More money was withdrawn from New York subway passengers than expected: OMNY system failed
On the morning of July 31, NYC subway passengers using OMNY were charged more than they should have been. The system mistakenly prematurely applied the new MTA tariffs, which will take effect on August 20, according to the New York Daily News.
A few weeks ago, the New York City Transportation Authority (MTA) decided to increase fares on New York City subways and buses. This will be the first increase in the base fee since 2015. Starting August 20, the base fare for subways and buses will rise from $2.75 to $2.90.
“Early this morning, Cubic, the MTA contractor developing the OMNY contactless payment system, erroneously and prematurely made changes to the software that should not take effect until August 20,” said Aaron Donovan, MTA spokesman.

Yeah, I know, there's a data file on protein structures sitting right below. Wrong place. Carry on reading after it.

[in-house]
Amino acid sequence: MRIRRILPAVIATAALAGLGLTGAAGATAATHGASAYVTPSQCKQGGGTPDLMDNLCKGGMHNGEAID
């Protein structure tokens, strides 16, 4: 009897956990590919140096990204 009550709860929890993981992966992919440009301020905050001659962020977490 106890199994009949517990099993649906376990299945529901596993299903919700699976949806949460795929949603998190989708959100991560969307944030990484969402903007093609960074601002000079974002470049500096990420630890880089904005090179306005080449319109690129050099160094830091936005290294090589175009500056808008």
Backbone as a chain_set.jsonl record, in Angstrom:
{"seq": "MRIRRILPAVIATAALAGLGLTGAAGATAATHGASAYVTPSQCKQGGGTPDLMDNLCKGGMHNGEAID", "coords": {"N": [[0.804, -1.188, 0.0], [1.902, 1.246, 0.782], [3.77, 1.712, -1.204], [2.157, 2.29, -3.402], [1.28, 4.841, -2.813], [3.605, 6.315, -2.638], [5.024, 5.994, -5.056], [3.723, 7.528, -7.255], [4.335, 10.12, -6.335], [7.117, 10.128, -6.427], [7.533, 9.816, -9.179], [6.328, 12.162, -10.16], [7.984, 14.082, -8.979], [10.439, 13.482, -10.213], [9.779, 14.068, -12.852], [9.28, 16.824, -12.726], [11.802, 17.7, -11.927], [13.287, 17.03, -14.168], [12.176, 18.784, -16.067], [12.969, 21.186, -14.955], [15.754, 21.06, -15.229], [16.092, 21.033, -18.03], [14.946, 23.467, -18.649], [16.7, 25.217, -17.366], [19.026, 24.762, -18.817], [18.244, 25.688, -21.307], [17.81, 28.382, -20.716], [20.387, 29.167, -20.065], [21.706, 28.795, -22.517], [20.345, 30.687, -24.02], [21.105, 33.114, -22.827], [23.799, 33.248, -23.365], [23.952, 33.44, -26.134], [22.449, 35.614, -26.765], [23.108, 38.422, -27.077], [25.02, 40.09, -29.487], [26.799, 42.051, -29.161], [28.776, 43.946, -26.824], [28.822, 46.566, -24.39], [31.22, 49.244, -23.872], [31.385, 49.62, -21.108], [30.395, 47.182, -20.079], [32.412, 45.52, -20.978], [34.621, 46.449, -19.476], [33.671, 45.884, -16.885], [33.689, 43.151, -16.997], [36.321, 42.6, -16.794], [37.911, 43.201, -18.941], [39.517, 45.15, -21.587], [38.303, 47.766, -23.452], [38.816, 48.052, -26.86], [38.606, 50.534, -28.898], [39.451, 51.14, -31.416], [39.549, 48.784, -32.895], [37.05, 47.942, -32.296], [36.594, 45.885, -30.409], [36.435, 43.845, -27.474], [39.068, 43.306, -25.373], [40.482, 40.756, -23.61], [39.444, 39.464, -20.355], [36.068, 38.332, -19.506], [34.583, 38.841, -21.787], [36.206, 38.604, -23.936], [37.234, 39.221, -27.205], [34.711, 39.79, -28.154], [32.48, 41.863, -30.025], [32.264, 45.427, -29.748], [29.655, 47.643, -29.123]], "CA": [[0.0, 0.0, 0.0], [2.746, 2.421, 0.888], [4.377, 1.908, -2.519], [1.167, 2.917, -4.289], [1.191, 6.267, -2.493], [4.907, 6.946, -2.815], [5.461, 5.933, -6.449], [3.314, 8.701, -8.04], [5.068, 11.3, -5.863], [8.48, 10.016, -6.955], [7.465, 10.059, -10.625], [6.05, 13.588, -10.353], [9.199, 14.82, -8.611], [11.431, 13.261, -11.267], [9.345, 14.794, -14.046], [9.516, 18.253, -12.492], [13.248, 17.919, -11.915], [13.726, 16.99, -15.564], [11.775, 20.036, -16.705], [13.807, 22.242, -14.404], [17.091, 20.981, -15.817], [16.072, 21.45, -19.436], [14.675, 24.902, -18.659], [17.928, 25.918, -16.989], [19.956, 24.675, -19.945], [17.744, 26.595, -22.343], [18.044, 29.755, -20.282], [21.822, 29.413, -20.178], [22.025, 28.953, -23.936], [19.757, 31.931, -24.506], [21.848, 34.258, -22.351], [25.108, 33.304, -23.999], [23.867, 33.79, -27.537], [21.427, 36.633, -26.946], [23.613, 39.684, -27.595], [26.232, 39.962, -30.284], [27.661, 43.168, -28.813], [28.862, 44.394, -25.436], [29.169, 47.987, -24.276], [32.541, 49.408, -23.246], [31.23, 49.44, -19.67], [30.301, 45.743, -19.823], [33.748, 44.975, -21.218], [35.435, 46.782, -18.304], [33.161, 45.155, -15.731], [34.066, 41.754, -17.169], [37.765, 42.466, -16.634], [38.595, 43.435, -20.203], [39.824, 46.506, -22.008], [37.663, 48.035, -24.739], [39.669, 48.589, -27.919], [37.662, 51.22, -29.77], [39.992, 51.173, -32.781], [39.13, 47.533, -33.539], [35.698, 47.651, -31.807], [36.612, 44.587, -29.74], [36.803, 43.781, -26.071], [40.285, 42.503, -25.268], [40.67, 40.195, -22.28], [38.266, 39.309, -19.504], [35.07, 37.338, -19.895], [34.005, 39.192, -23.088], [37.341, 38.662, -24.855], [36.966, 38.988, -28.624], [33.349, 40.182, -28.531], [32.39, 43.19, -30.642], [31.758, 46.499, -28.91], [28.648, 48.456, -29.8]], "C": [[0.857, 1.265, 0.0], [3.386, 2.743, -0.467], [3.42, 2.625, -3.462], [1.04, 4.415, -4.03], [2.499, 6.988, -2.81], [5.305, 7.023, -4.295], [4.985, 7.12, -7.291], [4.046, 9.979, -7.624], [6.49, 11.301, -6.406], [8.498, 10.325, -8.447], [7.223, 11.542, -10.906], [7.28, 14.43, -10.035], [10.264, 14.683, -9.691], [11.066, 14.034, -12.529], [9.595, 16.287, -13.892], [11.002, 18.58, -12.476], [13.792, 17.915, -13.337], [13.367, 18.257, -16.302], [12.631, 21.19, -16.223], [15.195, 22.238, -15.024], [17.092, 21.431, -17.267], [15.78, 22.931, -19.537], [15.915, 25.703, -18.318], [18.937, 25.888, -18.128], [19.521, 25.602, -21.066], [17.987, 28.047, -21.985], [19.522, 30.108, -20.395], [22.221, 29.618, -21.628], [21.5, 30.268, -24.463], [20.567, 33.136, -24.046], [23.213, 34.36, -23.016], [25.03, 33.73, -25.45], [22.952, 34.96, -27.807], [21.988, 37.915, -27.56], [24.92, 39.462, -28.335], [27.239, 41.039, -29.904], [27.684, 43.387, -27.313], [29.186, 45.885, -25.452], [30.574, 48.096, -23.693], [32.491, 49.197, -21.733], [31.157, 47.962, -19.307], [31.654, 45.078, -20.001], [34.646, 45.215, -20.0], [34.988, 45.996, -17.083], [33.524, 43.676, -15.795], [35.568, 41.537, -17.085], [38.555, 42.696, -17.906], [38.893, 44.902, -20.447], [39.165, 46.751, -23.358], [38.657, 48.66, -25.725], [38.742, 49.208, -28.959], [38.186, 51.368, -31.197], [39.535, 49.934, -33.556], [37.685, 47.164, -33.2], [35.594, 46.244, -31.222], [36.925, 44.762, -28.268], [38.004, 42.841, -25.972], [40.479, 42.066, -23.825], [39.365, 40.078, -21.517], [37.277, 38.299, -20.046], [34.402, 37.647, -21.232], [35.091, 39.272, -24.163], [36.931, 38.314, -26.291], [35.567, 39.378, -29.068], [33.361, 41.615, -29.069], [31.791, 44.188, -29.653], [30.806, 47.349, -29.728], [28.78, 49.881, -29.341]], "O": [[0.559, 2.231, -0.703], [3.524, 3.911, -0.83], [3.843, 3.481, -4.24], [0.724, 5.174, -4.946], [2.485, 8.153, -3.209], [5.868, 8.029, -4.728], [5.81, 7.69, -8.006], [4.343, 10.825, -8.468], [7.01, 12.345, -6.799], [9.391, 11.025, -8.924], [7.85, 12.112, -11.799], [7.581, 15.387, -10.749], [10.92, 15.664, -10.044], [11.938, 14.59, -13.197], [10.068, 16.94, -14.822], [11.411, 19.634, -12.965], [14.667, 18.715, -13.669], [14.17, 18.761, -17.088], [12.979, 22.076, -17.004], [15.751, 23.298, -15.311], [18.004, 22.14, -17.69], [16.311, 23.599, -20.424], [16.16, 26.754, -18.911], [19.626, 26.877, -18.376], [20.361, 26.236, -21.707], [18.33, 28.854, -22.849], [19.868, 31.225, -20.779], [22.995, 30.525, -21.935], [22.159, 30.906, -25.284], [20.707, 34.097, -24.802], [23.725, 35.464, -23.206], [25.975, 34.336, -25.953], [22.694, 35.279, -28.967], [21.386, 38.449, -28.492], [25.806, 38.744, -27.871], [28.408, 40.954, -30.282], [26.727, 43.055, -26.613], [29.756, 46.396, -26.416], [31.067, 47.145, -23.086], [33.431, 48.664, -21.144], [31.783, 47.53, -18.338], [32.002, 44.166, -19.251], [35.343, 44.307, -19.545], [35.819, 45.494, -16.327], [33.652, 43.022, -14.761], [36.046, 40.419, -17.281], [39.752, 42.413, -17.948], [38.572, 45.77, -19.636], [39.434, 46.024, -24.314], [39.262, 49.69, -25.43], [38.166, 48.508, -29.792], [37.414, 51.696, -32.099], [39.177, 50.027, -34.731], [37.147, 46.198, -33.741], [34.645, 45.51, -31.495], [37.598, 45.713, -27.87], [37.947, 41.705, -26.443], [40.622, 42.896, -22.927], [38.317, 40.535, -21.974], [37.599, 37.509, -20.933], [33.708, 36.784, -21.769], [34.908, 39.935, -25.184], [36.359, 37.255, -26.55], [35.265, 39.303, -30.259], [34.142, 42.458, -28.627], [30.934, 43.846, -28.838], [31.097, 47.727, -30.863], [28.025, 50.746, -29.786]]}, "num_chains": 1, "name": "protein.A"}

Donovan added that by 9 a.m. the bug had already been found and fixed, and that anyone charged with the extra 15 cents would be compensated. The outage only affected OMNY users, and no additional fees were charged to MetroCard users.
“MTA thanks our customers for promptly reporting the error and apologizes for the inconvenience,” Donovan said.
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OMNY was developed in 2009, and the program began to work as a pilot project in 2019. The system is designed to completely replace the legacy MetroCard system and allows passengers to use their OMNY card to access the metro or pay directly with a credit card or tap-to-pay smartphone.
Currently, over 40% of NYC subway and bus rides are paid for using the OMNY system. However, the implementation of OMNY is facing delays, with the full replacement of the MetroCard system only planned for 2025.
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